(Baleful Godmother, #1)
Genre: Historical Romance (Late Georgian, 1805)
She’s not who she seems…
On her 25th birthday, Charlotte Appleby receives a most unusual gift from the Faerie godmother she never knew she had: the ability to change shape.
Penniless and orphaned, she sets off for London to make her fortune as a man. But a position as secretary to Lord Cosgrove proves unexpectedly challenging. Someone is trying to destroy Cosgrove and his life is increasingly in jeopardy.
As Charlotte plunges into London’s backstreets and brothels at Cosgrove’s side, hunting his persecutor, she finds herself fighting for her life—and falling in love…
I was a little nervous when I saw the synopsis for this book as I’m not a big lover of historical romance with paranormal elements. However, having read a number of excellent reviews from trusted friends, I decided to take the plunge and I wasn’t disappointed. I loved this imaginative, intelligently written and delightful romance.
It’s the day of Charlotte Appleby’s 25th birthday, but her life is not the one she had dreamed of. Orphaned when her father died, she has lived with her uncle and aunt for the past 8 years. Treated as little more than a servant, Charlotte longs to be independent and earn her way in life, but her uncle has made it clear that if she leaves, she can never return. Charlotte appreciates that at least she has a home, safety and security and has resigned herself to a life of drudgery. However, her life changes that evening when a strange and slightly scary woman appears, claiming to be a faerie and offers her the choice of one magical gift. After considering the various gifts offered, Charlotte chooses the ability to transform herself into any human or animal but still retaining her own mind. Now, as Christopher Albin, she secures the position of secretary to Marcus Langford, the Earl of Cosgrove.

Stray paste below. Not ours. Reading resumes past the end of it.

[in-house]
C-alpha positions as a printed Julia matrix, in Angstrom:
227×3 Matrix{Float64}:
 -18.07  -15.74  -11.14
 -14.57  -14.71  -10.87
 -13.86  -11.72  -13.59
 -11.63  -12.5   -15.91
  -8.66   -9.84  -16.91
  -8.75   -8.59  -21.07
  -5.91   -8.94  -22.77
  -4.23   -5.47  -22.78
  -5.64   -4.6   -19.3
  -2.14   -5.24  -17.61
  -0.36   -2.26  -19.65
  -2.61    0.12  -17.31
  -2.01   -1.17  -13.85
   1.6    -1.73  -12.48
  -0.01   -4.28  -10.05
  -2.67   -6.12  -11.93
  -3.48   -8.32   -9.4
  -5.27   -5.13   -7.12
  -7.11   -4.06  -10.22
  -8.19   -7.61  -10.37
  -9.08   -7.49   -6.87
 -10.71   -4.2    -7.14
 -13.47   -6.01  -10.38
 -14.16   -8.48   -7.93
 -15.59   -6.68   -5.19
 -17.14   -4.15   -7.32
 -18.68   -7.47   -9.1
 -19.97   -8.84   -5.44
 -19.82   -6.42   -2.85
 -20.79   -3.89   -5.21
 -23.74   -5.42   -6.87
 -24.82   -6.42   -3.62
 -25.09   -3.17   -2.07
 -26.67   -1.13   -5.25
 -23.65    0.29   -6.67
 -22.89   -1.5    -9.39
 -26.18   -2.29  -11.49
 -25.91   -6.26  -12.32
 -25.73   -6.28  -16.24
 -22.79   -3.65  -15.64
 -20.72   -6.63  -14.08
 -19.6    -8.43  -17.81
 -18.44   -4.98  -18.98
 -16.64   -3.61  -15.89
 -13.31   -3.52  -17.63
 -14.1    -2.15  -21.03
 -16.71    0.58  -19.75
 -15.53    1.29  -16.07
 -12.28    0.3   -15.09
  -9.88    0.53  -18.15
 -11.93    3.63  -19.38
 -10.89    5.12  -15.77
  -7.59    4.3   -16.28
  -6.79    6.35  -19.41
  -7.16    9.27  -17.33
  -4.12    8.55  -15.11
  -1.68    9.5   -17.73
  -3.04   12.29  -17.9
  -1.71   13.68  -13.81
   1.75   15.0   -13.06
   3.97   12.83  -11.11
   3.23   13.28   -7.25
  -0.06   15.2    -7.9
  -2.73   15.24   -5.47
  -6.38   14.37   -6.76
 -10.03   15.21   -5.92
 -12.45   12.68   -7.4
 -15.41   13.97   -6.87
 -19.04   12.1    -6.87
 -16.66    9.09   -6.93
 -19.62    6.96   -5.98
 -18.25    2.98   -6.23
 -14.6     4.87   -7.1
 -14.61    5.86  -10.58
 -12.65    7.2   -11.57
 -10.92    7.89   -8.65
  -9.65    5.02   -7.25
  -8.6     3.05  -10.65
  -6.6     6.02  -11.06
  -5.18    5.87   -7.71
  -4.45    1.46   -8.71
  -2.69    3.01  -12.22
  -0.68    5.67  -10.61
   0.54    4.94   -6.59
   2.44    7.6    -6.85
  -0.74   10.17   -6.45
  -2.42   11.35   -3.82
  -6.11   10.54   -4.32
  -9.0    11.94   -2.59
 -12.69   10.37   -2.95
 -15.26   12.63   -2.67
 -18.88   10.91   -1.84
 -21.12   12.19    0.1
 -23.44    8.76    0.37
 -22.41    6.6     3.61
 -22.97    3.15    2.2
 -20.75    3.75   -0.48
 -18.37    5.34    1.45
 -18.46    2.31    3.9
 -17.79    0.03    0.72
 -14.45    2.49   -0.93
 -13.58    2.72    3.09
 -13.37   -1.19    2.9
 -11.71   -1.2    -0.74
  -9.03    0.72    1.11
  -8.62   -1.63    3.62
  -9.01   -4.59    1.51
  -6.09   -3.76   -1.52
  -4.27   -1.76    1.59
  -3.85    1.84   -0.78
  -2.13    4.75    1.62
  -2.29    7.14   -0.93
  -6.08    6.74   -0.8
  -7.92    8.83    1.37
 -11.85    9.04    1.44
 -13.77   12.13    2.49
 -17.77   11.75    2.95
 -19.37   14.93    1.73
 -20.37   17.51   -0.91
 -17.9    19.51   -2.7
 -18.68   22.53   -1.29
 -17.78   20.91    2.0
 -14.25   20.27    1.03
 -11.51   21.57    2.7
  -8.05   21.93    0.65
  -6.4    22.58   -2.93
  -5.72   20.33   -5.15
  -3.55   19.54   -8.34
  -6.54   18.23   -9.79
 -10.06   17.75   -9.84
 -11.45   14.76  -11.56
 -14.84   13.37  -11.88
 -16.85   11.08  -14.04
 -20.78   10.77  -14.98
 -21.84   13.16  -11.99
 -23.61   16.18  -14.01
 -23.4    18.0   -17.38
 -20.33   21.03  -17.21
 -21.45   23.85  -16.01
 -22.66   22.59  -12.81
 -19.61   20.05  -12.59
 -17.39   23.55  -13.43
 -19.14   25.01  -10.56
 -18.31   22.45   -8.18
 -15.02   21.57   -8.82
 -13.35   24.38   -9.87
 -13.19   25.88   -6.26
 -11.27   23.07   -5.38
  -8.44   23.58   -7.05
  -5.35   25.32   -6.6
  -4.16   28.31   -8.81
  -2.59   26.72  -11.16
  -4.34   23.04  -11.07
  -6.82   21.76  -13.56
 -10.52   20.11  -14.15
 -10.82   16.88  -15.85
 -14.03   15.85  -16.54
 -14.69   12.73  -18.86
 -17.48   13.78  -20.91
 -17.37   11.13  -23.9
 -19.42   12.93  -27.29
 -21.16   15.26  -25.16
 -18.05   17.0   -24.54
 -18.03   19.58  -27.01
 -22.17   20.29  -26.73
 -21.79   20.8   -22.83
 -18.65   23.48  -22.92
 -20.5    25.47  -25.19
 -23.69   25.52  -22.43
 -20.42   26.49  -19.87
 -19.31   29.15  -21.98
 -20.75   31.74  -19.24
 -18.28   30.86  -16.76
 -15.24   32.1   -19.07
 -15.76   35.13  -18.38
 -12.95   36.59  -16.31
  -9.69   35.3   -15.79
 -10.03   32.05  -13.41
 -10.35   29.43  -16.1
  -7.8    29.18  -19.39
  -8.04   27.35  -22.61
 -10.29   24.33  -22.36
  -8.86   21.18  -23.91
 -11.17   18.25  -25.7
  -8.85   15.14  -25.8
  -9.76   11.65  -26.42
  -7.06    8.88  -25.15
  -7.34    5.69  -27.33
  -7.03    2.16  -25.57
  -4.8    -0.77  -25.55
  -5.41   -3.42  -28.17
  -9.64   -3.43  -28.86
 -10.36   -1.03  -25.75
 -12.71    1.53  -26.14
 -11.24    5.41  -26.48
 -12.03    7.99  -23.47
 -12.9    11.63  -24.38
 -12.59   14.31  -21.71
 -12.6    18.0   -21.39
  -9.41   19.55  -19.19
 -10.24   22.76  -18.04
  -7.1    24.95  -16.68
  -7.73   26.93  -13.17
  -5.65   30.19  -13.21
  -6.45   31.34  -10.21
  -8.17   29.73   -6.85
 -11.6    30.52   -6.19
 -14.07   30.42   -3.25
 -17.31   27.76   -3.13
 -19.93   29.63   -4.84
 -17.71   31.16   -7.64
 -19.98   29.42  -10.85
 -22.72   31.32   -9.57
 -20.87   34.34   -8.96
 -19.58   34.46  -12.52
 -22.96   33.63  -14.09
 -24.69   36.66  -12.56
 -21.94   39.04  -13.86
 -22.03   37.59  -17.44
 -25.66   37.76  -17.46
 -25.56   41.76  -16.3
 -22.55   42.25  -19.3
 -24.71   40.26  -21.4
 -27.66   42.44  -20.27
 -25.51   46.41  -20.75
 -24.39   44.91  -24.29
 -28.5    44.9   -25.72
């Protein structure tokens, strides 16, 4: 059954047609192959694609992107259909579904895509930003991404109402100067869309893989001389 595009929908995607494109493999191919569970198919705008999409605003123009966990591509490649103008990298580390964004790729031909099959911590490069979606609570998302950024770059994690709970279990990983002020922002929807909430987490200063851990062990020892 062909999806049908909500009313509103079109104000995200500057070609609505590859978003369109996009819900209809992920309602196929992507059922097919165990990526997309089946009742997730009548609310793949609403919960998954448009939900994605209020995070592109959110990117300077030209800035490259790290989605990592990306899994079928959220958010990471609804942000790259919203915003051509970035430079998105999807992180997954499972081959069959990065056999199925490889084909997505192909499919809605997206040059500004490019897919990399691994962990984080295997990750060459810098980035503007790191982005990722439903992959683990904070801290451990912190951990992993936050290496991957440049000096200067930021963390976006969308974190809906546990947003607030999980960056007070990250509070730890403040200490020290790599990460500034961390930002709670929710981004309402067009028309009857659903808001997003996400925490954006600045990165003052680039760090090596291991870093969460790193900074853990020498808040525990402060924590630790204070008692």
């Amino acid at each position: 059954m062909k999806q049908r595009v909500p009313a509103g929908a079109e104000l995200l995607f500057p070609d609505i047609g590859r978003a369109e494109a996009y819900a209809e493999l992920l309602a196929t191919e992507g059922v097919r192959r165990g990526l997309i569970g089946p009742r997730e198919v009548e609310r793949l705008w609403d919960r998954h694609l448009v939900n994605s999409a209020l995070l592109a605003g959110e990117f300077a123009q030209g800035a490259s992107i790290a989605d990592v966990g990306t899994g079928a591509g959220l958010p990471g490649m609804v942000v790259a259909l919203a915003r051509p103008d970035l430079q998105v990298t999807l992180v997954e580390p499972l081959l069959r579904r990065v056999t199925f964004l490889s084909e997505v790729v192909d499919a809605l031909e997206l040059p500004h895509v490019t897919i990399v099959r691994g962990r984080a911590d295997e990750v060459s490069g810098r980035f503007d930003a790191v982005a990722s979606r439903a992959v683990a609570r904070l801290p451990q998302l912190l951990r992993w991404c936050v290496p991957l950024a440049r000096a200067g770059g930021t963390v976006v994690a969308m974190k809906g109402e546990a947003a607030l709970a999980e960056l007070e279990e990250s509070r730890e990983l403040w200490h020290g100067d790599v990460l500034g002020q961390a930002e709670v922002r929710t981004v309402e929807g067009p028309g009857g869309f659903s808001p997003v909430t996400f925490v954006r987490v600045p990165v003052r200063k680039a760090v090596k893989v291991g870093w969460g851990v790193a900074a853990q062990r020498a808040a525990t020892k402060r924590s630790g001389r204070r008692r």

Someone is waging a hate campaign against the Earl of Cosgrove – his windows have been repeatedly broken and night soil left on his doorstep. Now he has suffered a physical attack in which his secretary, Lionel, has been badly injured and is recuperating in the country. Marcus knows it could be politically or personally motivated and there are plenty of potential suspects. As an active supporter of the abolition of the slave trade, Marcus has political enemies among the Anti-abolitionists. In his private life, his beautiful wife was known to be an adulteress and there are rumours that Marcus’s ill-treatment of her may have driven her to commit suicide or he may even have murdered her. His brother-in-law makes no bones about the fact that he hates Marcus, blaming him for his sister’s death. Then there’s his spineless, drunken heir who expects Marcus to pay his debts and fund his profligate lifestyle. Marcus needs a new secretary to help him uncover who is responsible and, although Christopher Albin isn’t the ideal candidate, he is the only one who doesn’t balk when warned of the potential danger.
I have read books where the heroine dresses as a man but I have never read a book where the heroine actually becomes a man. I feel Charlotte’s reactions to adjusting to the physical aspects of being a man are realistically portrayed by Ms. Larkin. I could imagine having difficulty tying a cravat properly like Christopher or finding it strange to write with overlarge hands.